And then here's the result of the auto-correlation algorithm with a couple different stocks (I have it repeating with Apple AAPL, Texas Instruments TXN, Yahoo YHOO, and Google GOOG):






And this would technically let someone just walk around a building, running stock return auto-correlations in their hands, presumably downloading data from a more reliable and faster updating source than just Yahoo finance, and actually making big trades as a result.


Here's a full video:



And another, longer one:





Alright, now that that's out of my system, time to get back to hacking with a few of the new sensors Justin and Mike have been working on...


 



Friday, 6 August 2010

Thanks!

I just finished writing emails back to everyone who emailed in ideas and suggestions for how I could improve the Open SciCal, and questions about the hardware. Over the next couple days, I have a LOT of projects to work on, and a lot of examples... I don't know how I'm going to sleep, there's so much to do... and it's already 4:40 am as I write this, and I haven't slept a bit.

But first, before I start those projects, I really wanted to thank the folks at Wired, Gizmodo, and Make for giving the Open SciCal so many hits and so much attention... it was so much, in fact, that the poor little server that hosts Liquidware slowed down to a halt with all the pagehits, and had to be rebooted.

I certainly learned a decent amount about server uptime and cache overflow errors.

Most importantly, though, I have a notebook now, filled with requests, ideas, programs people would like to see running on it, hacks for the hardware, etc. That's the fun part of Open Source - I probably wouldn't have come up with a fraction of that on my own, and now Will, Chris, Justin, Mike, John, and I are going to have a blast writing all these features into the app software and giving them back as improvements to the Open SciCal.

Thanks again...




Now I feel I need to comment on that last one... Nerd Excalibur. Ok, that's pretty funny... so I typed "nerd excalibur" into Google images to see what I'd find, and this was the first picture:

"Aye, program in TI-BASIC and you my die before your app finishes. Use R and you'll live... to see another function. And dying in your beds, many years from now, would you be willing to trade ALL the transcendental functions, from Sine to ArcTangent, for one chance, just one chance, to come back here and tell other calculators that they may take our math functions, but they'll never take... OUR SOURCE CODE!"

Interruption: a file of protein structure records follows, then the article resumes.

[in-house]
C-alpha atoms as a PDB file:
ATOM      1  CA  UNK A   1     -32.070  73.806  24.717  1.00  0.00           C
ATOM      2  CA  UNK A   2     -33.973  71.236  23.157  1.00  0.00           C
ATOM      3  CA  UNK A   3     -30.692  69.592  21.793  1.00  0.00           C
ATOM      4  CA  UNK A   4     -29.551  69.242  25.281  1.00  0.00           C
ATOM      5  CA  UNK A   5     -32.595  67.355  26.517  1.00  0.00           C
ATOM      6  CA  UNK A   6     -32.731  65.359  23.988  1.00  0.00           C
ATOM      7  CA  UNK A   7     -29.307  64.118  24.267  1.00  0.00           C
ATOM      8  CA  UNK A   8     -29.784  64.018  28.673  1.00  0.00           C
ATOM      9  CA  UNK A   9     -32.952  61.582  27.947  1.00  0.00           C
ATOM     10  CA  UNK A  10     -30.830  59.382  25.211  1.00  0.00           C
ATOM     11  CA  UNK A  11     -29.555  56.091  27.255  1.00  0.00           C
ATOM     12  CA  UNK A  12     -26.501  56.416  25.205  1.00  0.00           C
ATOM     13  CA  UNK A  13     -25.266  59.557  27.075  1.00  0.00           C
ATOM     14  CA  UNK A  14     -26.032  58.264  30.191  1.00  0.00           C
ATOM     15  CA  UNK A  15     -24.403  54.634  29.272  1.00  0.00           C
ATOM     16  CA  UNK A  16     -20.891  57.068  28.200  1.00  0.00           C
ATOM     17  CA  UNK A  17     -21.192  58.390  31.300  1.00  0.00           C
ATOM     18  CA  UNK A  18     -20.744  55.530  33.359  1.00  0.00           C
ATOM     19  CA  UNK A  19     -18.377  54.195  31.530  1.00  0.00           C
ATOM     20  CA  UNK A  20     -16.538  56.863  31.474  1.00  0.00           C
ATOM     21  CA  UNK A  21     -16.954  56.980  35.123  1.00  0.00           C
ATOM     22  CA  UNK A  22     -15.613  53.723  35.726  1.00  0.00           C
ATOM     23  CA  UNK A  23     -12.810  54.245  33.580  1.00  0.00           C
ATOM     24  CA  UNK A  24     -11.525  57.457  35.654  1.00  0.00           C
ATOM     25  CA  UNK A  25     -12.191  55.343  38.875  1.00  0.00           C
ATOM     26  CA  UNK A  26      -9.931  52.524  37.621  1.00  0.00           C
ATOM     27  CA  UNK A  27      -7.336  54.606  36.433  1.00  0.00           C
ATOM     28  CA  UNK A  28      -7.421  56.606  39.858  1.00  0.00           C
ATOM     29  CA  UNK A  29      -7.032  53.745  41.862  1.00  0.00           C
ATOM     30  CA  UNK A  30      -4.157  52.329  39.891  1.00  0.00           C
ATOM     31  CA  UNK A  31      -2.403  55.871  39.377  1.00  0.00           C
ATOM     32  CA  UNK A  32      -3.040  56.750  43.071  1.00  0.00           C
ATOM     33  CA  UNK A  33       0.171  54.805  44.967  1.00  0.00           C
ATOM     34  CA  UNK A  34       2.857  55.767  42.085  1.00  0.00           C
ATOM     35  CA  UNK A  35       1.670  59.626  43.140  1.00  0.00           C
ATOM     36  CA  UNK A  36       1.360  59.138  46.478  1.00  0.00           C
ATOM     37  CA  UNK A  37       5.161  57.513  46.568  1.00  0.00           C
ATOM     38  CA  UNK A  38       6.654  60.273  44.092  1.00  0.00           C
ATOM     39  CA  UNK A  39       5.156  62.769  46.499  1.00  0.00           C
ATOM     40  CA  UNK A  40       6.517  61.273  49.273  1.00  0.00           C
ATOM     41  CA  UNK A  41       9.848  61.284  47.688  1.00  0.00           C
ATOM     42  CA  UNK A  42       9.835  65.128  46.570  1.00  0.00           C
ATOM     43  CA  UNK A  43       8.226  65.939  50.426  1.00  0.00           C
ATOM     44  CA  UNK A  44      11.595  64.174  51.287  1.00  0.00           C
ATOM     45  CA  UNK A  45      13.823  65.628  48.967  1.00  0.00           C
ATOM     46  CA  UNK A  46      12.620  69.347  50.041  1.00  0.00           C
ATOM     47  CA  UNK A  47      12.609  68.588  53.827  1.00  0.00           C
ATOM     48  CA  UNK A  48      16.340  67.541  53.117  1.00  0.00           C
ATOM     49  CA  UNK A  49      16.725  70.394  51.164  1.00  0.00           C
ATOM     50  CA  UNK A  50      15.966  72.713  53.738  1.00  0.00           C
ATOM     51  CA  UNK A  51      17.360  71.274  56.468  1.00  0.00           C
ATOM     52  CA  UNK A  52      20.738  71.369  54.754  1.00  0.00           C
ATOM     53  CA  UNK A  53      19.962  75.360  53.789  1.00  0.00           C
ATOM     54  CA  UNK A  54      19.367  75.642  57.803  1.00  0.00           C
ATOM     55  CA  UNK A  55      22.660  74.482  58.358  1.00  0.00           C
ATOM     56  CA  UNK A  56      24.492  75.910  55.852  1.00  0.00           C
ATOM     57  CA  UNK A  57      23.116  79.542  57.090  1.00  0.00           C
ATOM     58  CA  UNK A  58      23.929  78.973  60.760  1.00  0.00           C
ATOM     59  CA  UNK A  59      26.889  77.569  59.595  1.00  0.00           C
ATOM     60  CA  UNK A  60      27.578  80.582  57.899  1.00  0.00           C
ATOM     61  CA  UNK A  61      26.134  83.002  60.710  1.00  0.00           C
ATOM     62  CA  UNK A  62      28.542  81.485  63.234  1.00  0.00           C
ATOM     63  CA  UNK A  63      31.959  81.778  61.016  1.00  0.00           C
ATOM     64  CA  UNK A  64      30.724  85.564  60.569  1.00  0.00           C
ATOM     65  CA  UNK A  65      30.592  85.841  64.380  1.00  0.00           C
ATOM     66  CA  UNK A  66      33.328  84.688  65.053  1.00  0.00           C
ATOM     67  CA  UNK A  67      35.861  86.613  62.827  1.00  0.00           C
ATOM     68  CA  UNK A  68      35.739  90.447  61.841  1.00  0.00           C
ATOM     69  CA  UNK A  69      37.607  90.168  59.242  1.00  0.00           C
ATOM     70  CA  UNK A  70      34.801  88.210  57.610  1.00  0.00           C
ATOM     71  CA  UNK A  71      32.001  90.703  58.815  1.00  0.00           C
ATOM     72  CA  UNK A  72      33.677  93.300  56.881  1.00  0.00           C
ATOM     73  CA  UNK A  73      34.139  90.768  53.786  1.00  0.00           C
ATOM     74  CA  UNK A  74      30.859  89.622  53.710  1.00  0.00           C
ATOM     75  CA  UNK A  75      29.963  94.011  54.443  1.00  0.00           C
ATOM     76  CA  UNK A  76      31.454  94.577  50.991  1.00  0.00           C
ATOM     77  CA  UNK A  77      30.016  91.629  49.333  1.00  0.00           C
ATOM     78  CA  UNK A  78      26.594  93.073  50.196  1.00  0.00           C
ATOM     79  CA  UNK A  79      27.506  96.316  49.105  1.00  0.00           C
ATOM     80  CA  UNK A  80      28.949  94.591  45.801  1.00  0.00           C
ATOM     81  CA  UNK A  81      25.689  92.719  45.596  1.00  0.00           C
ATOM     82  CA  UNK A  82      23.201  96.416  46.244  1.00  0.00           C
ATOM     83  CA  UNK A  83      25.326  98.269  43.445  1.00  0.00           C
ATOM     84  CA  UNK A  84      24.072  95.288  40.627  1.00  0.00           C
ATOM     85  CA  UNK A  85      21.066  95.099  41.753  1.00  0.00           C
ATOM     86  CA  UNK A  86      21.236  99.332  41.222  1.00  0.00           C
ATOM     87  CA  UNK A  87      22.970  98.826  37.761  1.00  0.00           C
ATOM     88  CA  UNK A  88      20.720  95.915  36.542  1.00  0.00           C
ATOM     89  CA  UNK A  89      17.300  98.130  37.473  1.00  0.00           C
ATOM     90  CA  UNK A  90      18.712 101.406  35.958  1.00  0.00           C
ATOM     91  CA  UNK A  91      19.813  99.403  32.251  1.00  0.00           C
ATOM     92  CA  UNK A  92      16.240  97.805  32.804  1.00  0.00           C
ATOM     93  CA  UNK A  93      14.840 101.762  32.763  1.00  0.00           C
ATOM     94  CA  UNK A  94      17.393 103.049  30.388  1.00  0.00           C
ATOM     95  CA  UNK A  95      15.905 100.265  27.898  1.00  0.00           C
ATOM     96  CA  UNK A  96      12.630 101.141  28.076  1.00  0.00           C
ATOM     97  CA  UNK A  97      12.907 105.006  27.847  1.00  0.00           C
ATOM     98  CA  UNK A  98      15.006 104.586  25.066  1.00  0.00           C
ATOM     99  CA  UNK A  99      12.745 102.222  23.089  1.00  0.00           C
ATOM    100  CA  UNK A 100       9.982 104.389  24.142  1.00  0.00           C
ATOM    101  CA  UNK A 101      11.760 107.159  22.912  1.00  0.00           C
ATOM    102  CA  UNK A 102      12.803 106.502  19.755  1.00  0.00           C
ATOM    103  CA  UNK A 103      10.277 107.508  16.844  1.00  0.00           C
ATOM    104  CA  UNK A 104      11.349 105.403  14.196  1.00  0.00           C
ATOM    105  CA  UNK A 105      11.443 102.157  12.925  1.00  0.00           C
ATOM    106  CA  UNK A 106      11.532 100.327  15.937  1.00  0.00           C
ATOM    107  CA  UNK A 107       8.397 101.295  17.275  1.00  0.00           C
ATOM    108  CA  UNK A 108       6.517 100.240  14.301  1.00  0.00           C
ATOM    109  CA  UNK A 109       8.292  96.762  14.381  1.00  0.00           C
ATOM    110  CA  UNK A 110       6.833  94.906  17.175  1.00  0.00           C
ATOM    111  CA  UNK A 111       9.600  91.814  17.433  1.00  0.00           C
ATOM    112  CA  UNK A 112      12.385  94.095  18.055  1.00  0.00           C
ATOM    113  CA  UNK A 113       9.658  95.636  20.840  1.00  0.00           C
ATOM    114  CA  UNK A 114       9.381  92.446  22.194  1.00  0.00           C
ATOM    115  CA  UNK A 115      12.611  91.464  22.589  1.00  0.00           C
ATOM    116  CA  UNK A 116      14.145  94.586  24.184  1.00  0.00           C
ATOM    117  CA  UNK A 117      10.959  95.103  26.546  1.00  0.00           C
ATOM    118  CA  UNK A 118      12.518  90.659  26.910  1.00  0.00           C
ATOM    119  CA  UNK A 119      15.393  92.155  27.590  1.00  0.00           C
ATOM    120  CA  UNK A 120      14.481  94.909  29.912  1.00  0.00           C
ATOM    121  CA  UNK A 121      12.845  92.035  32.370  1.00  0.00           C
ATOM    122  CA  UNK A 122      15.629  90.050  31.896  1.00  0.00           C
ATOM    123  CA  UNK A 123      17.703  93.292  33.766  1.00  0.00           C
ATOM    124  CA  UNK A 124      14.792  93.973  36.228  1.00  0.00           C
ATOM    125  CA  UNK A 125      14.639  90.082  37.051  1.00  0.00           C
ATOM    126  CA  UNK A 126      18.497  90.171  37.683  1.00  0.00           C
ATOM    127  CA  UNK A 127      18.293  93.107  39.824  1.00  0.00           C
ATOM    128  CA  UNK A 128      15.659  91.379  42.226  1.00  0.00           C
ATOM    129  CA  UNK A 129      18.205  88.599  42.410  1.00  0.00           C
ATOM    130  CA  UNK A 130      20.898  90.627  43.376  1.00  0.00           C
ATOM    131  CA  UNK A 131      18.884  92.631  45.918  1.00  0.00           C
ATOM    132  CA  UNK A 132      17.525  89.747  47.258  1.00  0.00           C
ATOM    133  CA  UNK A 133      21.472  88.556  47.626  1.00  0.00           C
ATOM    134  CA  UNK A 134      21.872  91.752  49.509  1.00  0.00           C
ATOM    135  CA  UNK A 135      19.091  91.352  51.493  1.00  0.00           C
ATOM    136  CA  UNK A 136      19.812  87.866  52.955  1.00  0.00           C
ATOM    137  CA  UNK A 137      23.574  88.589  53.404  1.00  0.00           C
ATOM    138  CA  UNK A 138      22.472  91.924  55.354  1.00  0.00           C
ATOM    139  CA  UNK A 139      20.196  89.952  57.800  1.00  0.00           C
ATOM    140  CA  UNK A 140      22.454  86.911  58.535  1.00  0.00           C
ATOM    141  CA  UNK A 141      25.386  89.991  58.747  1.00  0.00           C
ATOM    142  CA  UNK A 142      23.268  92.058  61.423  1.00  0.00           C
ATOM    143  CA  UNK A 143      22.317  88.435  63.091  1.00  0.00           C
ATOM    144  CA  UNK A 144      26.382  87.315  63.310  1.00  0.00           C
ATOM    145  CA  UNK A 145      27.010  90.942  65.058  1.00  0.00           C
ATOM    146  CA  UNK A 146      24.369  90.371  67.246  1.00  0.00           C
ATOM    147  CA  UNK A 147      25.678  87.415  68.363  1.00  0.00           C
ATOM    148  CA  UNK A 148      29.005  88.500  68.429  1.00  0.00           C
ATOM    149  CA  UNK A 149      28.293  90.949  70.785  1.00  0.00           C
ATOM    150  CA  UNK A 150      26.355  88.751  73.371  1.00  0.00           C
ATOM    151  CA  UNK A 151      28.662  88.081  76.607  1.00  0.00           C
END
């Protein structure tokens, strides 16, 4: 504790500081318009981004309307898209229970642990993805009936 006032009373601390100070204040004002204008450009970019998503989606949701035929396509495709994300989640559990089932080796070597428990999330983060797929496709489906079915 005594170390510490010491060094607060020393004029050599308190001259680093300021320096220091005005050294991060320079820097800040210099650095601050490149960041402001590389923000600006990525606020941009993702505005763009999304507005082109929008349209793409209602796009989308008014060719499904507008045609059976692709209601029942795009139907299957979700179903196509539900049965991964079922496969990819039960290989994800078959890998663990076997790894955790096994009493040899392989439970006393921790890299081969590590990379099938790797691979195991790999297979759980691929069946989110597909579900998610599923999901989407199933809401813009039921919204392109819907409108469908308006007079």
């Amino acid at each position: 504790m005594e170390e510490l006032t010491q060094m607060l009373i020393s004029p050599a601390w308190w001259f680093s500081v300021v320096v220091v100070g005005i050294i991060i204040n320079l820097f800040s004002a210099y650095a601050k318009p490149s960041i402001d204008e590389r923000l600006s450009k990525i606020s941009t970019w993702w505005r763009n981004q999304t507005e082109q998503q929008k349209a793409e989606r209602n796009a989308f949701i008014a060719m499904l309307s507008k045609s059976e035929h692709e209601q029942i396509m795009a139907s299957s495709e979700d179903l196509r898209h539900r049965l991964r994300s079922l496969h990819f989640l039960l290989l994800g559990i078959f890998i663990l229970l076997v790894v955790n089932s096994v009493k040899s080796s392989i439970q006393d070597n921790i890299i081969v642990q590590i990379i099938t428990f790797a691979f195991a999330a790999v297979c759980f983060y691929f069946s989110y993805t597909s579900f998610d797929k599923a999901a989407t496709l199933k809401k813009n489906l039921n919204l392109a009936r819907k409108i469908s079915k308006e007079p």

Insert rowdy adrenaline cheers from face painted hardware hackers and electrical engineers...

I could live with that I guess :-)

Tuesday, 3 August 2010

Using the Open Source Graphing Calculator to predict sunspots

With all this talk about solar plasma aurora storms, sunspots, I thought this would be an excellent opportunity to show off the Open Source Graphing Calculator's capabilities. Believe me, this is just scratching the surface...

First, I googled around, and read this article at theregister and this one at the examiner. Naturally, there was a big, ominous sun picture :-)

Scary! Here's a video of the class C3 solar flare happening in real time:



Naturally, after reading that article, I thought to myself, "I wonder what the statistical significance of this event is, and what the probability and co-occurrence bi-frequency distribution and temporal periodicity squared coefficient might be?"

I opened up my trusty iPhone... and... NO APP FOR THAT!!! What now, Steve Jobs, what now?!?! Oh no...! a mathematical question that deserves an answer, but didn't raise enough VC funding to make a bloated iPhone app that answers a simple question, but with slide-show effects, really pretty jelly buttons, and 3D shadows underneath it!


Luckily, as any good astro-physicist or geoscientist would tell you, one of the most famous data sets in the world is the Wolfer Sunspot Series, which is practically a rite of passage for starving astro-physics PhD students worldwide, and a great way to get published.

Thanks to Gareth Janacek, and his collection of data series, I was able to find the Wolfer data quickly, and used wget to pull it down to my calculator.

wget http://www.uea.ac.uk/~gj/book/data/wolfer.dat


Quite simple. Then I booted up R using a little script that I have automatically load when my calculator boots It basically runs this command:

export DISPLAY=:0.0
xterm -bg black -fg green -bw 0 -e 'R'


When R was running with the Matrix color theme, I then imported the data into a matrix (which is somehow nicely recursive):


Then I ran a command that launched up a little graphic:

dev.new(width=5,height=2.5);
par(mar=c(0,0,0,0),oma=c(2,2,2,2),bg="black);
plot(c(1:length(x)),x,type="l",col="white");
box("plot",col="white")


Literally this can be copied and pasted right into the Open Source Graphing Calculator's R command line:

And voila!


My iPhone is speechless. It can only sit there, black screened, wishing there was an app for that. I mean, technically, there is a $36 app call "Helios" that has funky graphics, but it doesn't answer my question: is this a regular thing, or really statistically random?

The answer: it happens all the time, and flares tend to be cyclical on a fairly predictable manner.

Open Source Graphing Calculator: 1
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:-)